Home automation company Wink under fire for surprise subscription mandate [u]

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  • Reply 21 of 68
    macxpressmacxpress Posts: 5,389member
    lkrupp said:

    Wink claims that the move is necessary, as the one-time cost of buying a Wink product is incapable of sustaining their business.



    Any more questions as to why Apple prices its hardware the way it does? Any more questions as to why Apple slurps up the majority of profits while others eke out an extremely low margin existence and slowly disappear?
    Very good points! Totally agree! Also, people forget that shit that used to be a cost from Apple is now completely free, including major releases. macOS, iOS, iMovie, GarageBand, Keynote, Pages, Numbers, all used to cost money and each major update was an additional cost and now they're all completely free. The exact opposite of what this company is doing.

    Maybe they should have thought out their pricing a little better. 

    You can all but guarantee there will be a lawsuit on this.
    watto_cobra
  • Reply 22 of 68
    dewmedewme Posts: 4,396member
    This is a brutal wake-up call and existing customers are understandably upset. I do feel bad for everyone involved, but at some point we all need to start acting like adults and cut out all of the BS. On both sides.

    Companies that try to build market share through lowball pricing tactics need to come clean up-front and tell people that their low-cost or no-cost deals are simply bait to get you on their rolls. Companies that place themselves in an unsustainable business arrangement need to admit to their customers and investors that they are walking on thin ice and can fall through without warning, leaving their customers out of luck. Companies that sell a version of a product should state up-front what level of continued support customers are getting for the purchase price of the product. If the vendor cannot afford to provide ongoing support or upgrades, put it in the purchase agreement.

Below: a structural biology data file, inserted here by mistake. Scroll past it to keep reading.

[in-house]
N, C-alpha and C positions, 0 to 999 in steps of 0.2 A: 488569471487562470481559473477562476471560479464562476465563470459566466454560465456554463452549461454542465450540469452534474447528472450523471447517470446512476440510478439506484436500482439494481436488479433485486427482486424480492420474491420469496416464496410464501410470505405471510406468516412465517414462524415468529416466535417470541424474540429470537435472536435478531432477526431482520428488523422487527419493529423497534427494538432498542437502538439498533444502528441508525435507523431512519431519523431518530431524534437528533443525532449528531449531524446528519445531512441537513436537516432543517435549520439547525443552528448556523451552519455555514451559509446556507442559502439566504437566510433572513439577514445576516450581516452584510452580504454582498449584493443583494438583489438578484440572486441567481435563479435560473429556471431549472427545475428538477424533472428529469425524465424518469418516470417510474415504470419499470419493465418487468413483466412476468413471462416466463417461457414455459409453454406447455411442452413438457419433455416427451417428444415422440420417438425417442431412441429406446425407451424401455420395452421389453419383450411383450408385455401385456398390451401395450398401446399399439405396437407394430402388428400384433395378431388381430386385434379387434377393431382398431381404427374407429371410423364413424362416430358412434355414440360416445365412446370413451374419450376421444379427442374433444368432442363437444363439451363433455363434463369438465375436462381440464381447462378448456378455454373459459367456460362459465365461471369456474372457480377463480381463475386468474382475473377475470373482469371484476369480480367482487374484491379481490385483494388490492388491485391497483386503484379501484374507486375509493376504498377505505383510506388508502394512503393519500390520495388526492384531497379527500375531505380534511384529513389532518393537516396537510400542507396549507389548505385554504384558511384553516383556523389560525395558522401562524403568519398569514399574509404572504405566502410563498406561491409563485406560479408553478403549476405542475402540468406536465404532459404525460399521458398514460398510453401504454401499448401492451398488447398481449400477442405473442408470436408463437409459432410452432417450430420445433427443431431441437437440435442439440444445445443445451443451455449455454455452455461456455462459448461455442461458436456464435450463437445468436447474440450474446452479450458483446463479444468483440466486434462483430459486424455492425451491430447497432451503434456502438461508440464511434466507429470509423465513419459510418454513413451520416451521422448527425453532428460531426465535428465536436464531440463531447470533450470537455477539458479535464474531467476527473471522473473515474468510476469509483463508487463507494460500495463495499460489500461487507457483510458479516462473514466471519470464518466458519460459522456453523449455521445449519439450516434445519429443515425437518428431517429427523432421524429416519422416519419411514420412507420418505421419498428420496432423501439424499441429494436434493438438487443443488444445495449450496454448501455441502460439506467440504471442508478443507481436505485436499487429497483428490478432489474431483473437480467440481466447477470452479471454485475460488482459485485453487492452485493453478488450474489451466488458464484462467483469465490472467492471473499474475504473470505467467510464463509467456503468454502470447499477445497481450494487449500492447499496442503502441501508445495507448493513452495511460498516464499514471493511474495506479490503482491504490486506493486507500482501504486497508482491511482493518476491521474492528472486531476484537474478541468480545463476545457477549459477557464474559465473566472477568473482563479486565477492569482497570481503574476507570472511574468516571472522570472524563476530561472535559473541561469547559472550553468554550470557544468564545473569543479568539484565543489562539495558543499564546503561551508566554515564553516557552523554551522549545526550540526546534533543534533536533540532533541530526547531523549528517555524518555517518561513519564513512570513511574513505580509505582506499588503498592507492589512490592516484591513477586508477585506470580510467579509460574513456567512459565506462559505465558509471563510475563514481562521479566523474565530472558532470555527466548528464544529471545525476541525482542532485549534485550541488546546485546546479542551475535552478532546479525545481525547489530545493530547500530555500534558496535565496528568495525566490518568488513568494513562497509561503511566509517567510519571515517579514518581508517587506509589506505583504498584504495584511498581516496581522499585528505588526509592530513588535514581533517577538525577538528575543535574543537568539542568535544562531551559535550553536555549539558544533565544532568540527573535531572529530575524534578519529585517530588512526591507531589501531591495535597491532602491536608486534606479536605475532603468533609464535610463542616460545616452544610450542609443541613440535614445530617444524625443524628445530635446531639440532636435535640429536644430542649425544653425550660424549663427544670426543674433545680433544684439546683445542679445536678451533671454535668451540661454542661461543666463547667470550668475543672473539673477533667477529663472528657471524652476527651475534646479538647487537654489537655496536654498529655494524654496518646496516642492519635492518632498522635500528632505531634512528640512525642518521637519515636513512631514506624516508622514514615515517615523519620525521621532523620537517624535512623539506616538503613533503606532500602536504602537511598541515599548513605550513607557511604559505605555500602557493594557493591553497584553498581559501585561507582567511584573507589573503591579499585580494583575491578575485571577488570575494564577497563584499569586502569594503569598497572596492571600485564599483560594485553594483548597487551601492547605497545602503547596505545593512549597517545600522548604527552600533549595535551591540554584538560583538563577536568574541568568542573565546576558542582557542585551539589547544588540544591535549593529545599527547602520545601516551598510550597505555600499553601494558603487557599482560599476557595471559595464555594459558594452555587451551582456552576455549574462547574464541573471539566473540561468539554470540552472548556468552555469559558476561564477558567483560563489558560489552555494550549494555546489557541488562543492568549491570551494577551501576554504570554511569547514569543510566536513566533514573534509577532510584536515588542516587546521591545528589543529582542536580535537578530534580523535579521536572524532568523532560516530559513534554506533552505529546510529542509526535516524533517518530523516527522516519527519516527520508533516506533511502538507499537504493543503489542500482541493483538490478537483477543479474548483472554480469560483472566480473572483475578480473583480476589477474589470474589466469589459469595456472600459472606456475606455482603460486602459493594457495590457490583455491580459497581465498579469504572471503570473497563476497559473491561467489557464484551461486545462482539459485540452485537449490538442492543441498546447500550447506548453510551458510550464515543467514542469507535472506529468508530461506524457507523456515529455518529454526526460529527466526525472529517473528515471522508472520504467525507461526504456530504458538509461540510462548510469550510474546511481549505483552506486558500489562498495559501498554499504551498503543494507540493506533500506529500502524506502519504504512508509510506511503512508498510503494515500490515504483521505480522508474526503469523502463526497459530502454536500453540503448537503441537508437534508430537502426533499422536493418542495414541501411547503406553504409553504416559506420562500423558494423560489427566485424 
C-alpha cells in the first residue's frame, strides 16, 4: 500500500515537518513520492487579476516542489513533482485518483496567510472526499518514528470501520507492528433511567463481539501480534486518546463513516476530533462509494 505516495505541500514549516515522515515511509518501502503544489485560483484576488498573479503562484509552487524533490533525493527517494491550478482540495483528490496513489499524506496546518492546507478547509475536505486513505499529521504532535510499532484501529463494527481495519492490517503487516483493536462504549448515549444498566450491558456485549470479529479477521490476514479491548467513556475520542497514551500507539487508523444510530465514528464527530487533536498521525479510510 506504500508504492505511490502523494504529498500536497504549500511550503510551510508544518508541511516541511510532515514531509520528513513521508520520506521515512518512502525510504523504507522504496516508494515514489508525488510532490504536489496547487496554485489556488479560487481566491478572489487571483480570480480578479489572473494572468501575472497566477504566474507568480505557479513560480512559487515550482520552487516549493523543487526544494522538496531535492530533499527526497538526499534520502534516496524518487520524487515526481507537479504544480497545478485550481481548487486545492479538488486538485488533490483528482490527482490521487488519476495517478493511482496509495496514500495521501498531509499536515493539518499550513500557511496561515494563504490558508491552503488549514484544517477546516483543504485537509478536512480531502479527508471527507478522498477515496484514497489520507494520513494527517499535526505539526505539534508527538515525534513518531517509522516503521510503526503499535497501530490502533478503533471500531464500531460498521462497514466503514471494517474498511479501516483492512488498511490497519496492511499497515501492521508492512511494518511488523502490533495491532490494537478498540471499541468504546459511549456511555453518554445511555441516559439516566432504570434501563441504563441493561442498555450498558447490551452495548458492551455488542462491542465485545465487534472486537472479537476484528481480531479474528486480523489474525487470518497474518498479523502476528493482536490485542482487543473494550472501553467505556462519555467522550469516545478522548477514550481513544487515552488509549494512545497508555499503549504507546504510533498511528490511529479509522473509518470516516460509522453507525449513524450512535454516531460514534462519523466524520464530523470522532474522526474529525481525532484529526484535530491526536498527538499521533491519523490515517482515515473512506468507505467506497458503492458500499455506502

But this problem is not all on the vendors...

    Customers that purchase apps for what is very often equal to or less than the price of a friggen candy bar should not expect any more continued support than what they get from the maker of a candy bar. You buy it, you eat it, and that's the end of the deal. The purchase agreement for such an app should state something to this effect, that it's a one-time purchase and unless defective in some egregious way, like one too many rodent dropping or too many hair fragments in your candy bar, what you get is what you bought and if you want product support or new features, you have to pay or buy the new version. This is the candy bar model.

    Likewise, apps that are frequently updated, are launched as introductory versions with lowball prices, or require more work to be performed by the vendor that customers must pay for to sustain their business should absolutely state this in the purchase agreement. The same deal holds for hardware. If a razor needs customer-purchased replacement blades to remain useful, or if a modem needs a customer-purchased online service subscription to work, these facts should be stated in the purchase agreement. Nobody likes bad surprises. 

    This Wink deal is a disaster, so it should serve as an example of what happens when we all dance around a situation that know just ain't right. Customers do nothing about it because they're enjoying the free ride. Vendors do nothing about it because they're hoping they'll find a way to pull a rabbit out of a hat, perhaps by being acquired by Amazon or saved by a divine miracle. But when the miracles and acquisitions fall through and fail to appear, the rapidly expanding crap bomb they saw coming explodes and everyone is covered with it.